16. Taiwan’s government constantly, vociferously and ardently asserts that it needs and wants to embrace globalization, pursue internationalization, and align Taiwan’s laws and systems with international norms. It says that it wants to create an open society that will be welcoming and attractive to prime additions to its talent pool from around the world. But the retention of the exclusionary and discriminatory naturalization provisions of its nationality law is in fundamental contradiction to such assertions. It gives the appearance, instead, that those assertions are nothing but a sham.
17. Taiwan is suffering from a brain drain. This has been explicitly acknowledged by the government. It is recognized as a matter of significant concern, and is growing increasingly severe as more and more economies, near and far, compete to attract the cream of the global work force. Taiwan needs to be able to attract foreign talent to come and settle in Taiwan, both to make up for the talent that is being lured away to other countries and to make up for pre-existing shortages in key areas of manpower. The government expressly targets this as a vital policy goal. Yet the renunciation provisions of the nationality law are fundamentally iniquitous to achieving that objective. They send out a clear and resonating message that Taiwan does not willingly welcome foreigners to integrate into this society. It is a message that can only repel rather than entice the kinds of people that Taiwan needs to come and join its work force.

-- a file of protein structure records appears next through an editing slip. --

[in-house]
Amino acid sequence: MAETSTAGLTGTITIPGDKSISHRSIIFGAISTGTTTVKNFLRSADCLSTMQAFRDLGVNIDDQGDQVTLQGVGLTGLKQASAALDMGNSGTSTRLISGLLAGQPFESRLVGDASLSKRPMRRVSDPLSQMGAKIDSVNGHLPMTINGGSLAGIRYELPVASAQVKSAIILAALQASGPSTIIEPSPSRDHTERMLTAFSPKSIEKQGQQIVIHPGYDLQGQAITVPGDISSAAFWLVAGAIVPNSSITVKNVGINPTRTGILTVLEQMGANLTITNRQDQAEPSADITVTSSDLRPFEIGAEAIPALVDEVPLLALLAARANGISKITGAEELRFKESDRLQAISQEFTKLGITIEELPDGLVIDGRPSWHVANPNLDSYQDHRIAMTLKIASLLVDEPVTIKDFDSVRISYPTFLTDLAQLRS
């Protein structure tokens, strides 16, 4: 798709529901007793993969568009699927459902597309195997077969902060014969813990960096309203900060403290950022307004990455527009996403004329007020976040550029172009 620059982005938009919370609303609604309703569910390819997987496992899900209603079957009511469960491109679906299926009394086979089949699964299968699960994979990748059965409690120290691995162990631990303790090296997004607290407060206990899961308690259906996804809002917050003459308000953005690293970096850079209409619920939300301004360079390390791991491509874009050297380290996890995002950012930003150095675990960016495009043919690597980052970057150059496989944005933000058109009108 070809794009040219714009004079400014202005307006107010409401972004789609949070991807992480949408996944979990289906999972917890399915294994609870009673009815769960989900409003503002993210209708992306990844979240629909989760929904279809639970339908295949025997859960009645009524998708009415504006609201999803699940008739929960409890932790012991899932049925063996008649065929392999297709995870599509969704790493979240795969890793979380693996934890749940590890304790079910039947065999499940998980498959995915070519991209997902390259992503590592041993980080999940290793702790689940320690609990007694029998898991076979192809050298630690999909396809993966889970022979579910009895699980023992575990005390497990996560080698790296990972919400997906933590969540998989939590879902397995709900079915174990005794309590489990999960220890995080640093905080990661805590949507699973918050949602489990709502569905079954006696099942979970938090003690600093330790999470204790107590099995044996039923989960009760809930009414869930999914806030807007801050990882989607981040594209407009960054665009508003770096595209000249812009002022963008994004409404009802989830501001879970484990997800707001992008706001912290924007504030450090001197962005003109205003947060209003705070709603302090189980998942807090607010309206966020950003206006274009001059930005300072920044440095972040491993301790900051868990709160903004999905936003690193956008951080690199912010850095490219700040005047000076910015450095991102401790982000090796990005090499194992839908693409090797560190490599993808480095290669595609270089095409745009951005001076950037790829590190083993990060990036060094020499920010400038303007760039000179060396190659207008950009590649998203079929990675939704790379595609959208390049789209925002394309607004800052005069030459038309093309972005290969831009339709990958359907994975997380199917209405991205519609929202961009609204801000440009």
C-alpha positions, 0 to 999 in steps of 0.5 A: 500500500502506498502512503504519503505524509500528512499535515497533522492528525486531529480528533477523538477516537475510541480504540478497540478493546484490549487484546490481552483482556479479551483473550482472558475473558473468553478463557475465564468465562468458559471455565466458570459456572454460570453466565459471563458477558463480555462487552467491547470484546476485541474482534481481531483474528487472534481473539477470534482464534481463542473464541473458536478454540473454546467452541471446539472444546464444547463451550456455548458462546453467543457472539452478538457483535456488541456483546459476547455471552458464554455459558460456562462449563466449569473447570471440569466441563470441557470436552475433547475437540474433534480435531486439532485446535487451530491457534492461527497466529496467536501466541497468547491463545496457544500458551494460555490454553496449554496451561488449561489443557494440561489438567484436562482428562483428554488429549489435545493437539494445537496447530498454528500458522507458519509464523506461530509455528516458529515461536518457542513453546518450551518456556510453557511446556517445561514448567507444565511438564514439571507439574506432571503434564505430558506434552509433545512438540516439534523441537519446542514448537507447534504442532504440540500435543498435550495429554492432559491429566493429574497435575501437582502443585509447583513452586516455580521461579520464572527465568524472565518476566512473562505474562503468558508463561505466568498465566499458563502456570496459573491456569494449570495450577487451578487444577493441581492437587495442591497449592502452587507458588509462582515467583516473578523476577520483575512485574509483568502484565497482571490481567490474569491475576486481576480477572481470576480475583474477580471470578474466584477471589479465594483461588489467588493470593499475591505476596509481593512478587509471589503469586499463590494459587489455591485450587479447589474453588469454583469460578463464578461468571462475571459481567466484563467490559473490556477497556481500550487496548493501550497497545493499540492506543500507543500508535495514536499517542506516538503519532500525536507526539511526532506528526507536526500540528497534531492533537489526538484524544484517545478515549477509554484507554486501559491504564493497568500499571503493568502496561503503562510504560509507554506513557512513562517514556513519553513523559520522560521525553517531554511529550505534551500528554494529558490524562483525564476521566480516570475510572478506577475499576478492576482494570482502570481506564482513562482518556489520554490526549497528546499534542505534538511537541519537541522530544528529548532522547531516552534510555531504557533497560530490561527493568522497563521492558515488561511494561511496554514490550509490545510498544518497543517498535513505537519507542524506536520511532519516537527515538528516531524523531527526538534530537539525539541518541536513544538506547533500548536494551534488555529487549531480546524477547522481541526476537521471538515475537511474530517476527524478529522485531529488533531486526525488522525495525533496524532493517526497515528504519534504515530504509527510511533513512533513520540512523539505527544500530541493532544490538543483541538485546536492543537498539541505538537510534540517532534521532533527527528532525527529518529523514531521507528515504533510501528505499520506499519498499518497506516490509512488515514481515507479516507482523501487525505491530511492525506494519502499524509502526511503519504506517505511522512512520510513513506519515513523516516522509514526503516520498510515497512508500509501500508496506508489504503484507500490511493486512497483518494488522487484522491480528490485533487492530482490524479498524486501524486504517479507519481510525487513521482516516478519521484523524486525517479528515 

18. South Korea is a good model for Taiwan to follow, having recently revised its law to allow for naturalization without condition of renunciation. The reasons given for changing the law were that the vast majority of people eligible for citizenship would never be able to accept giving up their existing citizenship, hence to require it was effectively to deny them access to citizenship; that this was not only manifestly unfair and unreasonable, but would also have negative effects on Korea’s economy, since Korea was competing with other countries to attract such people to its work force, and if it did not give them what they deserved as members of Korean society, many of them would probably end up moving elsewhere, depriving Korea of highly valuable human resources. If South Korea can recognize this and liberalize its nationality law accordingly, why can’t Taiwan? Korea has been internationally commended for taking this step. Let Taiwan earn similar approval from the international community, and bring itself into alignment with the mainstream liberal values of nationality law as applied in all other developed countries, by taking a similar step.